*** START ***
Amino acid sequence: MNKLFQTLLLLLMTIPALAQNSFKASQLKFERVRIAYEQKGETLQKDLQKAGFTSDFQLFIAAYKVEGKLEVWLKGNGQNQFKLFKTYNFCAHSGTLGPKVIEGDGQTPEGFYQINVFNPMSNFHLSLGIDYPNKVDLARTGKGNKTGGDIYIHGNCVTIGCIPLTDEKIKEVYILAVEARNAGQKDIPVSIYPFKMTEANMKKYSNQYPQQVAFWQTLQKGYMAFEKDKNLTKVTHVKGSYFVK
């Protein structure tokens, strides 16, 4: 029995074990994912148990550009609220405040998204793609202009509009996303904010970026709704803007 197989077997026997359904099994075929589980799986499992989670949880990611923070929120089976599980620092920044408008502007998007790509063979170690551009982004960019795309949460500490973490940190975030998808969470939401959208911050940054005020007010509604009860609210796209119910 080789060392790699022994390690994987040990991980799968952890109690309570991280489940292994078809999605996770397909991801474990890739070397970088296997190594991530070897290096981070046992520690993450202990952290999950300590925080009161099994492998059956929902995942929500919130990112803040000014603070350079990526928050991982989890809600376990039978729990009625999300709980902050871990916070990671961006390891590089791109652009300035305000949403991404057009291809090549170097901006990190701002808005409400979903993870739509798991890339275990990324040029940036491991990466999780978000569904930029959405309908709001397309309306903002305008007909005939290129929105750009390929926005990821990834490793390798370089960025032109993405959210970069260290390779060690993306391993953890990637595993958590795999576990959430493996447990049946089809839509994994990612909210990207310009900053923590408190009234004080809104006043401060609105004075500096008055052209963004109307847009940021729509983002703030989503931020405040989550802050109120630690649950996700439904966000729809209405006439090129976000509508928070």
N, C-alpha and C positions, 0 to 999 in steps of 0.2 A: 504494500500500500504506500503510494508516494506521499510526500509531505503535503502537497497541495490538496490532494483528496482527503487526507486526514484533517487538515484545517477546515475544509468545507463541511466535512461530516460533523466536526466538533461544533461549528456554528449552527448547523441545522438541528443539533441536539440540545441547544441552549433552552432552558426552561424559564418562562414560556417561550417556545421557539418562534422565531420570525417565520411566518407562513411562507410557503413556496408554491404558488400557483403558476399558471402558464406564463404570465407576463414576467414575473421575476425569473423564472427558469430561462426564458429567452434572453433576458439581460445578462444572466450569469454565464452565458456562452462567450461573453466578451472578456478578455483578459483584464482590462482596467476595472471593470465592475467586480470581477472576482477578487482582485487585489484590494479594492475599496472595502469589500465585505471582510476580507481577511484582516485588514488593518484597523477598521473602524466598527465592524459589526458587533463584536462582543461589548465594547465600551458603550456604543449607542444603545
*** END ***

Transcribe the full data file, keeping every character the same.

Amino acid sequence: MNKLFQTLLLLLMTIPALAQNSFKASQLKFERVRIAYEQKGETLQKDLQKAGFTSDFQLFIAAYKVEGKLEVWLKGNGQNQFKLFKTYNFCAHSGTLGPKVIEGDGQTPEGFYQINVFNPMSNFHLSLGIDYPNKVDLARTGKGNKTGGDIYIHGNCVTIGCIPLTDEKIKEVYILAVEARNAGQKDIPVSIYPFKMTEANMKKYSNQYPQQVAFWQTLQKGYMAFEKDKNLTKVTHVKGSYFVK
């Protein structure tokens, strides 16, 4: 029995074990994912148990550009609220405040998204793609202009509009996303904010970026709704803007 197989077997026997359904099994075929589980799986499992989670949880990611923070929120089976599980620092920044408008502007998007790509063979170690551009982004960019795309949460500490973490940190975030998808969470939401959208911050940054005020007010509604009860609210796209119910 080789060392790699022994390690994987040990991980799968952890109690309570991280489940292994078809999605996770397909991801474990890739070397970088296997190594991530070897290096981070046992520690993450202990952290999950300590925080009161099994492998059956929902995942929500919130990112803040000014603070350079990526928050991982989890809600376990039978729990009625999300709980902050871990916070990671961006390891590089791109652009300035305000949403991404057009291809090549170097901006990190701002808005409400979903993870739509798991890339275990990324040029940036491991990466999780978000569904930029959405309908709001397309309306903002305008007909005939290129929105750009390929926005990821990834490793390798370089960025032109993405959210970069260290390779060690993306391993953890990637595993958590795999576990959430493996447990049946089809839509994994990612909210990207310009900053923590408190009234004080809104006043401060609105004075500096008055052209963004109307847009940021729509983002703030989503931020405040989550802050109120630690649950996700439904966000729809209405006439090129976000509508928070």
N, C-alpha and C positions, 0 to 999 in steps of 0.2 A: 504494500500500500504506500503510494508516494506521499510526500509531505503535503502537497497541495490538496490532494483528496482527503487526507486526514484533517487538515484545517477546515475544509468545507463541511466535512461530516460533523466536526466538533461544533461549528456554528449552527448547523441545522438541528443539533441536539440540545441547544441552549433552552432552558426552561424559564418562562414560556417561550417556545421557539418562534422565531420570525417565520411566518407562513411562507410557503413556496408554491404558488400557483403558476399558471402558464406564463404570465407576463414576467414575473421575476425569473423564472427558469430561462426564458429567452434572453433576458439581460445578462444572466450569469454565464452565458456562452462567450461573453466578451472578456478578455483578459483584464482590462482596467476595472471593470465592475467586480470581477472576482477578487482582485487585489484590494479594492475599496472595502469589500465585505471582510476580507481577511484582516485588514488593518484597523477598521473602524466598527465592524459589526458587533463584536462582543461589548465594547465600551458603550456604543449607542444603545